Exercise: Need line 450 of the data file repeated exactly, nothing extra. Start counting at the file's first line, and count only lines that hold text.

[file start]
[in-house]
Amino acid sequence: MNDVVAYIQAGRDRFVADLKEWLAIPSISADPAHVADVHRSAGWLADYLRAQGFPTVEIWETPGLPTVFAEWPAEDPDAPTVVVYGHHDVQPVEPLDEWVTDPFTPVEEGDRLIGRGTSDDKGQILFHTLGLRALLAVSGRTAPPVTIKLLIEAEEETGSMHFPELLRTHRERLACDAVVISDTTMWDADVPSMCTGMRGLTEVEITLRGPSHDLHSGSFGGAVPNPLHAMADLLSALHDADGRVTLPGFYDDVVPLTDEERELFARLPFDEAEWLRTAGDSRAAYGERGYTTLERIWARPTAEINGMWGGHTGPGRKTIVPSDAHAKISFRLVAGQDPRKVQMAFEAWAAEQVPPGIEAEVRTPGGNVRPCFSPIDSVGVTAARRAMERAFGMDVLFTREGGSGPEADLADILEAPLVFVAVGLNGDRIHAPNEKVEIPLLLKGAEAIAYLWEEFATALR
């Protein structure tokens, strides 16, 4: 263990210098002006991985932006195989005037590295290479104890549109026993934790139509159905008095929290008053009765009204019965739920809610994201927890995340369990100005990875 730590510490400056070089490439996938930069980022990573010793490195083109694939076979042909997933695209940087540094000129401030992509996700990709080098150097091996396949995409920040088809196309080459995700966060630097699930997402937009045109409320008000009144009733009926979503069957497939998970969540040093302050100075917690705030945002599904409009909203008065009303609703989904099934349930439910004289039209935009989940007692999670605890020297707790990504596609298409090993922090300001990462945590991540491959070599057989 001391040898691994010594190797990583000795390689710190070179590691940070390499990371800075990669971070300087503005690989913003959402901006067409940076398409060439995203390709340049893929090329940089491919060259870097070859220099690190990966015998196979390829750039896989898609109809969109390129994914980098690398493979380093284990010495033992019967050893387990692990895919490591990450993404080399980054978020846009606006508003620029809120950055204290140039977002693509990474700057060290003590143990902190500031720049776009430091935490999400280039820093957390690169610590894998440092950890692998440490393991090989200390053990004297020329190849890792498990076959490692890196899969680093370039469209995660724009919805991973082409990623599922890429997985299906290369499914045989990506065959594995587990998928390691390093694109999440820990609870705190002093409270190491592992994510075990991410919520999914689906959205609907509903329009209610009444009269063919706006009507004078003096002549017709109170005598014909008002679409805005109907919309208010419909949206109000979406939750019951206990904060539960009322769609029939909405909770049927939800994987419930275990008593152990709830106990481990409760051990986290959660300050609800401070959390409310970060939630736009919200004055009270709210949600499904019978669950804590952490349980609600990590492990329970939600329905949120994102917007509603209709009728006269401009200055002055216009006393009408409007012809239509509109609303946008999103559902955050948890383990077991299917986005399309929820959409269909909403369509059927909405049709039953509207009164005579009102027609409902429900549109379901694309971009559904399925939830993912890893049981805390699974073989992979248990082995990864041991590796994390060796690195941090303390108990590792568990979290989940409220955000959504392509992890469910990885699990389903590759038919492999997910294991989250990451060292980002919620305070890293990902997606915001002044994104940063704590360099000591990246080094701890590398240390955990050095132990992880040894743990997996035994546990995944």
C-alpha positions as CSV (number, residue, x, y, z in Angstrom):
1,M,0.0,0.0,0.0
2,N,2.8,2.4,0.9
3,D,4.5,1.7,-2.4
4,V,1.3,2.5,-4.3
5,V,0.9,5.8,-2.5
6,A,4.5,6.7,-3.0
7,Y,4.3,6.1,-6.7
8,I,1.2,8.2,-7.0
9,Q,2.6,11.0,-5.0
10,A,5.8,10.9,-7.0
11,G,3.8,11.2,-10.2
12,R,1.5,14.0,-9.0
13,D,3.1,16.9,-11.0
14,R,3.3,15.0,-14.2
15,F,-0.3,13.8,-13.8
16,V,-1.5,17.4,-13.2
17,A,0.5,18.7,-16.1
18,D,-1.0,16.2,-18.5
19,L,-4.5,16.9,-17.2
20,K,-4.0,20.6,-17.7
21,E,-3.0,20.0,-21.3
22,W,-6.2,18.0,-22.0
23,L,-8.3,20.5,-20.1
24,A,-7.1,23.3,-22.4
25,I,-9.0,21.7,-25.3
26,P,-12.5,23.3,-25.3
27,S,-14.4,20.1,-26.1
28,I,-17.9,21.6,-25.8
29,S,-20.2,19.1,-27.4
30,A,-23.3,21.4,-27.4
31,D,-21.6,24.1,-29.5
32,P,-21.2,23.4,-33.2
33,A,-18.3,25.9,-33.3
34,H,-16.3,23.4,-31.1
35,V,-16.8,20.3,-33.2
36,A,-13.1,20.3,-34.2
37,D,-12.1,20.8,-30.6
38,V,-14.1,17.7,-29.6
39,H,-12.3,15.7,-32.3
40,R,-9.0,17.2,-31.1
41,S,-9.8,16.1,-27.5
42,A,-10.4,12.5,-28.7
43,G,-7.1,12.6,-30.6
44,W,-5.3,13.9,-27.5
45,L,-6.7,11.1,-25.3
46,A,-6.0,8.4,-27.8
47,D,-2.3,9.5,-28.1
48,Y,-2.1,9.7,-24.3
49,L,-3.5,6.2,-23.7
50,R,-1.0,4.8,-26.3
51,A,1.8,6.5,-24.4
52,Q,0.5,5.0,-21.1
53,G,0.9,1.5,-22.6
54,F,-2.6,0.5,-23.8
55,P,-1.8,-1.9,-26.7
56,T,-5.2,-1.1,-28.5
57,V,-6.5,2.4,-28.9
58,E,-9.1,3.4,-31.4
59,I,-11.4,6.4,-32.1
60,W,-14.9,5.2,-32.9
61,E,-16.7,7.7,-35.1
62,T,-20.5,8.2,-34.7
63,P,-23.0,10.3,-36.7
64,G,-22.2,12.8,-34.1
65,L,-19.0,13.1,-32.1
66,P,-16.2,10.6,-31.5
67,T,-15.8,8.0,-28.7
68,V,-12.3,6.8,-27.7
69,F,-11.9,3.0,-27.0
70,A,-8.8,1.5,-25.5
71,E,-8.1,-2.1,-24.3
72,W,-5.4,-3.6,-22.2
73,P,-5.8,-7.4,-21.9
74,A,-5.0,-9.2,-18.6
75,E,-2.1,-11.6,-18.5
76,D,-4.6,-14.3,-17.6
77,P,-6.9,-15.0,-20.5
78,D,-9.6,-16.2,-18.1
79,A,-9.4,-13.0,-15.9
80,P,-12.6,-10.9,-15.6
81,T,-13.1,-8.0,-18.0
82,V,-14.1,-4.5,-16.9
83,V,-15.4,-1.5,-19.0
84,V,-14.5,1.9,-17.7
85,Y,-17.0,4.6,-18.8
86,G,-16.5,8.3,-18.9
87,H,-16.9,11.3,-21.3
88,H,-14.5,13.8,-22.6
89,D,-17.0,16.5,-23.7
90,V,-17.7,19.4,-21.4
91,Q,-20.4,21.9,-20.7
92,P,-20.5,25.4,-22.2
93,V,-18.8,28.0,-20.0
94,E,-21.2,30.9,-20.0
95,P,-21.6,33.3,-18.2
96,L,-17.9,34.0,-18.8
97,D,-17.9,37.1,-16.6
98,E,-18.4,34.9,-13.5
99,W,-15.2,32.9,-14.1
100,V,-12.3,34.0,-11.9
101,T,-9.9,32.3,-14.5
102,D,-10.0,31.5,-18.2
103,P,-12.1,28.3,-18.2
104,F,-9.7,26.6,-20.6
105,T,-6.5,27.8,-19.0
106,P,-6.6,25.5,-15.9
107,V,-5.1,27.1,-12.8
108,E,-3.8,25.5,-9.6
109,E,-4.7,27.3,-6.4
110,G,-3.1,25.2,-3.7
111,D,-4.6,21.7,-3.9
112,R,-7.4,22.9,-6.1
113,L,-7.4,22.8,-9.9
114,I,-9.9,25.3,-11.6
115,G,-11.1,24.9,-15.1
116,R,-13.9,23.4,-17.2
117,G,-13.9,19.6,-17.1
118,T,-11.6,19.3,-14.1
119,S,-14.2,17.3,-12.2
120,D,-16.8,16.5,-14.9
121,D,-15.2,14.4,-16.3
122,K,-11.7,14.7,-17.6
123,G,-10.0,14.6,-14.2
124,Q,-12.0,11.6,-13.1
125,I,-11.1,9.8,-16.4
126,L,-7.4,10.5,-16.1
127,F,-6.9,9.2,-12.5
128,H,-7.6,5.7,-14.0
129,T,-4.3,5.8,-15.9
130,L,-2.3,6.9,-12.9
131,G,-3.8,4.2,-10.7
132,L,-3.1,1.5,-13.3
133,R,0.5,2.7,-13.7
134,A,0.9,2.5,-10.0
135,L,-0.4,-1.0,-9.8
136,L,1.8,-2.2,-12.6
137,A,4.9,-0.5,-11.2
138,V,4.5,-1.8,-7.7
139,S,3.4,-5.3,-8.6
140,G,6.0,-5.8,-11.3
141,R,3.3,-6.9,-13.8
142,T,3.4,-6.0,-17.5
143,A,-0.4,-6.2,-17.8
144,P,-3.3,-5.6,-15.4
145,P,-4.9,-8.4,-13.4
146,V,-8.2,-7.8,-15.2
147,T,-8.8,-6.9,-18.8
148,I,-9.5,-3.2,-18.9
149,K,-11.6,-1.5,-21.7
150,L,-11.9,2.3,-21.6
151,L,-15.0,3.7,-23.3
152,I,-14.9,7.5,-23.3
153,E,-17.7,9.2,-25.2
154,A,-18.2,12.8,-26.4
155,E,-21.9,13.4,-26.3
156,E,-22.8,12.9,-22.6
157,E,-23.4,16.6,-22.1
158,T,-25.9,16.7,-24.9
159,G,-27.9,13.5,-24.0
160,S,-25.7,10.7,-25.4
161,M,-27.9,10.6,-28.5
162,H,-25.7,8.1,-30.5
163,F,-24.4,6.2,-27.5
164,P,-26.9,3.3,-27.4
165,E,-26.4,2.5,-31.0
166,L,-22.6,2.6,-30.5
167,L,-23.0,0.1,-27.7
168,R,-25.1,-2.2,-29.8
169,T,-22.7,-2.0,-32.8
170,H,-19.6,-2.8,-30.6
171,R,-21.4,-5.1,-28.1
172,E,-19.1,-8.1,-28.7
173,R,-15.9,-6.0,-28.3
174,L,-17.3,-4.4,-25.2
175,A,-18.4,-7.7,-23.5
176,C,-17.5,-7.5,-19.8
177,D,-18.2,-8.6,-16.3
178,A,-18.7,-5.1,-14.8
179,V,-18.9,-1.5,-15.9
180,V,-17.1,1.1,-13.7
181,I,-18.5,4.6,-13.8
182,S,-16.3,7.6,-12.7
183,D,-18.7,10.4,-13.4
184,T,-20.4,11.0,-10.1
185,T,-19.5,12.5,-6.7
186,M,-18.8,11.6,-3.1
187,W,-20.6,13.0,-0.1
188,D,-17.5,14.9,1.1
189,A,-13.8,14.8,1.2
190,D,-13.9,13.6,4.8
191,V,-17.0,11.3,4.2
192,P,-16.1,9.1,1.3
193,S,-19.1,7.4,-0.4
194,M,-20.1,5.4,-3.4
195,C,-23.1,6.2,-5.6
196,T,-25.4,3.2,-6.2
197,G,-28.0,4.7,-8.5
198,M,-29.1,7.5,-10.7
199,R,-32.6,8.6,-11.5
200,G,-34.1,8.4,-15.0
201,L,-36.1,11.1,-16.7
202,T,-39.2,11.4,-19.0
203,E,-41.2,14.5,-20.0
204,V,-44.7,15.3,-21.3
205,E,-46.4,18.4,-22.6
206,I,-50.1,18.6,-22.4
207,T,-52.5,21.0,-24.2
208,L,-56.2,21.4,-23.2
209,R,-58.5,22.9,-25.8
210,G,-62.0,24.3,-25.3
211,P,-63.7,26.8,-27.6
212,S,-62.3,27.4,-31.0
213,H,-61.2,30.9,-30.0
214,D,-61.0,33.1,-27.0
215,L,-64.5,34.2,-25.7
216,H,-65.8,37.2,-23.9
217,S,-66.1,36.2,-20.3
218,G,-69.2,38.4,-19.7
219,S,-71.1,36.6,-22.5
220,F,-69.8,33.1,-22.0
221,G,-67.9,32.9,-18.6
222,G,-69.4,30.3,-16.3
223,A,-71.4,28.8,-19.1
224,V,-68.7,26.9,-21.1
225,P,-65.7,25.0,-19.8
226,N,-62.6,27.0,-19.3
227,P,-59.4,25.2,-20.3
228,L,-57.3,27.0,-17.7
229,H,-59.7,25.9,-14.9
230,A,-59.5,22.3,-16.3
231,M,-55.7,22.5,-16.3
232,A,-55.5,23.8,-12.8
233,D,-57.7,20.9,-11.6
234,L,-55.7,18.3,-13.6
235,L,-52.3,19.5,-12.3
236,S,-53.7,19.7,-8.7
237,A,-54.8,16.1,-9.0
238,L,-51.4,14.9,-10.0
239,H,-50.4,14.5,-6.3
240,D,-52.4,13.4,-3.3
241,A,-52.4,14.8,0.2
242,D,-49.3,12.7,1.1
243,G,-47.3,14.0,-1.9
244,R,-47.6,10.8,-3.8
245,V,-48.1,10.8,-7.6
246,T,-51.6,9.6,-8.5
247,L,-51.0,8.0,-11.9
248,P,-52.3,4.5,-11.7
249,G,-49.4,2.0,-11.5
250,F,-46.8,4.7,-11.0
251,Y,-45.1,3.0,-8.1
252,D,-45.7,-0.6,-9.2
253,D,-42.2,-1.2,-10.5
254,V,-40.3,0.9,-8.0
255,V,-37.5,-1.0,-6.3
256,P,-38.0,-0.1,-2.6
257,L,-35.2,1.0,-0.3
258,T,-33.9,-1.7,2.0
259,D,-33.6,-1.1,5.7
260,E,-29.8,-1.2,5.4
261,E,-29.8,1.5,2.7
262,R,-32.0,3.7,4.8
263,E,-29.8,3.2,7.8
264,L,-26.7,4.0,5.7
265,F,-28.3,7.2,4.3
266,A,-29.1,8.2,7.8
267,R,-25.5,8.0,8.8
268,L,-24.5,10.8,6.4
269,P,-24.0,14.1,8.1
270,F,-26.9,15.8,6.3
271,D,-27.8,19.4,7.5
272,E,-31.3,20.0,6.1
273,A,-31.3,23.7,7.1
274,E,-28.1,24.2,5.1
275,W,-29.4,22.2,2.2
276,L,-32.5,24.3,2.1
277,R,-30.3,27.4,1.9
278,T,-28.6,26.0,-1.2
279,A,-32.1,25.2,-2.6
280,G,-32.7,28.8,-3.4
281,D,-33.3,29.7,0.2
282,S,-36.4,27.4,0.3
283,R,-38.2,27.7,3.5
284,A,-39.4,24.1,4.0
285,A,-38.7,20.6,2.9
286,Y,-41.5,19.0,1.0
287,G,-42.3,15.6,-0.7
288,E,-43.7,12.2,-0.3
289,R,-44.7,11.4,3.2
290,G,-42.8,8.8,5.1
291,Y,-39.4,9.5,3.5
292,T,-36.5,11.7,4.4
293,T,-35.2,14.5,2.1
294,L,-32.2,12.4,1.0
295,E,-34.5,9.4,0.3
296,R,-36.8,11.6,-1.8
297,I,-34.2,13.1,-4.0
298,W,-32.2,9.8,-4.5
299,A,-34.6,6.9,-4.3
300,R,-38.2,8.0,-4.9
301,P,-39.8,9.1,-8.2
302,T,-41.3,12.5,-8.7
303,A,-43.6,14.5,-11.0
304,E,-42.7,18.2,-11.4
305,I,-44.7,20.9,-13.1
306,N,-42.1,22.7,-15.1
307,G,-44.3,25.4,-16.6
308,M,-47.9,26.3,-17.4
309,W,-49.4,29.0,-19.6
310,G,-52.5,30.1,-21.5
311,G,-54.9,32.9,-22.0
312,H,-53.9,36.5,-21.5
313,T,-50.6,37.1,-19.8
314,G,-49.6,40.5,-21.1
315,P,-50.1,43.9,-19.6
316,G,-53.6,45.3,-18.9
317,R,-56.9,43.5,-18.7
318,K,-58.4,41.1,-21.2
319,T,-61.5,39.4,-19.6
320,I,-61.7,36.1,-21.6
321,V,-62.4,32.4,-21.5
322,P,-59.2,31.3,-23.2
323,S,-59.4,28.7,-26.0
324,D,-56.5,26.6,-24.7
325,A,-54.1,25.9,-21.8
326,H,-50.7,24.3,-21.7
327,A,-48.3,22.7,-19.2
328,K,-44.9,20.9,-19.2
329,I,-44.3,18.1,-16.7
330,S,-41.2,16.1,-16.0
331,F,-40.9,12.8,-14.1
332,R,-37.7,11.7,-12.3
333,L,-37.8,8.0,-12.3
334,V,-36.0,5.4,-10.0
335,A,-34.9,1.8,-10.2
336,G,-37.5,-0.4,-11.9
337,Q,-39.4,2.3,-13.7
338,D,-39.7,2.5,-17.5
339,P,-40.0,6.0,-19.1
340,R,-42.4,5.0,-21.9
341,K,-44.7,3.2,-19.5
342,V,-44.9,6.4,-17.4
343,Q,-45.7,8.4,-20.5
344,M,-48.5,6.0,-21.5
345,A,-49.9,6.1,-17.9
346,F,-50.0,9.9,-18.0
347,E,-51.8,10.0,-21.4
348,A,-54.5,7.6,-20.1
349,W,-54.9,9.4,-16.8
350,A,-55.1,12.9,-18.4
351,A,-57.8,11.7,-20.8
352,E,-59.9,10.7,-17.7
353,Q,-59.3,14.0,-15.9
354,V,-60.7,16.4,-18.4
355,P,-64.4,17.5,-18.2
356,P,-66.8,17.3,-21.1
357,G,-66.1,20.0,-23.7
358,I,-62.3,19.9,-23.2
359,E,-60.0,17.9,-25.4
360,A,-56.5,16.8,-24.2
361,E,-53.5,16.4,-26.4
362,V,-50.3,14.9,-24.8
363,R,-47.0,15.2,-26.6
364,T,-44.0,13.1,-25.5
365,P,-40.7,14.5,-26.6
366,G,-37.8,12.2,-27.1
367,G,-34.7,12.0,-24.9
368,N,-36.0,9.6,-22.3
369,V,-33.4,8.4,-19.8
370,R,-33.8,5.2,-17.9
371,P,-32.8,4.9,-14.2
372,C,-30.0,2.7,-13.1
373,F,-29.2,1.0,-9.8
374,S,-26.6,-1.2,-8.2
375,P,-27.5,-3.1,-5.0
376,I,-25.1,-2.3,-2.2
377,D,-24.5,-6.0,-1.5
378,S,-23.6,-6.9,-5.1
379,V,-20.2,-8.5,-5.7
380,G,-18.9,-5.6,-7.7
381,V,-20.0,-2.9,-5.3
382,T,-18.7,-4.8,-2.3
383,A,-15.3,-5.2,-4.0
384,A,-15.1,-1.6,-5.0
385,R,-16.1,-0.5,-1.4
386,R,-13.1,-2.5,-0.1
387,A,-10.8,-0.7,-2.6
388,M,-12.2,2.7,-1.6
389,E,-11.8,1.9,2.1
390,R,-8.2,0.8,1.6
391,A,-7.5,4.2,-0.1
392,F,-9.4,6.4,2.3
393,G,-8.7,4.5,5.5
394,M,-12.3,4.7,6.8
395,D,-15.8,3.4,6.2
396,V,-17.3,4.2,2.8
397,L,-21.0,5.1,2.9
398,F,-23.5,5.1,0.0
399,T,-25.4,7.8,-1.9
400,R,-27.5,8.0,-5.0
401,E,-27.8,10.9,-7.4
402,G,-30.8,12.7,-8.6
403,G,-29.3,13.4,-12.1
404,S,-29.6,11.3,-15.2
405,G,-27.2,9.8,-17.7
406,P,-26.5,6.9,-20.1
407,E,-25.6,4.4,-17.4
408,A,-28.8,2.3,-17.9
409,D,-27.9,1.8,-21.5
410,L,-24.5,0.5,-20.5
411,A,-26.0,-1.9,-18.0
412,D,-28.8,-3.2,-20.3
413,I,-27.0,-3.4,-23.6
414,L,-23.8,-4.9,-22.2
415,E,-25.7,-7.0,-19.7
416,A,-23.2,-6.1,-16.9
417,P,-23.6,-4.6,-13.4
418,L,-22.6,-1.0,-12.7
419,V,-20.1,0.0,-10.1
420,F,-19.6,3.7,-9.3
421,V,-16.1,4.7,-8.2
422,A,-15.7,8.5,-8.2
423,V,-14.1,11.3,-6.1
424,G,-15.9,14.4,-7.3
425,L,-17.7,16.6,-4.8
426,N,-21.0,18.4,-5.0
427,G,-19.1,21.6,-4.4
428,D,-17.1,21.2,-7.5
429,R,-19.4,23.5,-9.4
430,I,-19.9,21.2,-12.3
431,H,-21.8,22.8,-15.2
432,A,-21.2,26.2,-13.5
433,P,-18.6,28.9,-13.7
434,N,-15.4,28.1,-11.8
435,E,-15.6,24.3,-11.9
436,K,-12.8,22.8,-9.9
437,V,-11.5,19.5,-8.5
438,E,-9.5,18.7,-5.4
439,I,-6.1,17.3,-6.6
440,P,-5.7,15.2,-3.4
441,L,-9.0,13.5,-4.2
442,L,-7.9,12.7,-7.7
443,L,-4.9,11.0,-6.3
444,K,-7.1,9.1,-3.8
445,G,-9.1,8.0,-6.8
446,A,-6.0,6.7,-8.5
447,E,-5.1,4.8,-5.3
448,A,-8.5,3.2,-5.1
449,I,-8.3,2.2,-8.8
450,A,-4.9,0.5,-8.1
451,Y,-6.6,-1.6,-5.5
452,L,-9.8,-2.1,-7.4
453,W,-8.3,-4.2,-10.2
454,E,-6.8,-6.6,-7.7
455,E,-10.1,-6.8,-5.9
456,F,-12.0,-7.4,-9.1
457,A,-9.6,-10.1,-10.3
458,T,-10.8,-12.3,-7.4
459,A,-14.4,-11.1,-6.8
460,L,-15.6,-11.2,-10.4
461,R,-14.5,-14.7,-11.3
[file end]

446,A,-6.0,6.7,-8.5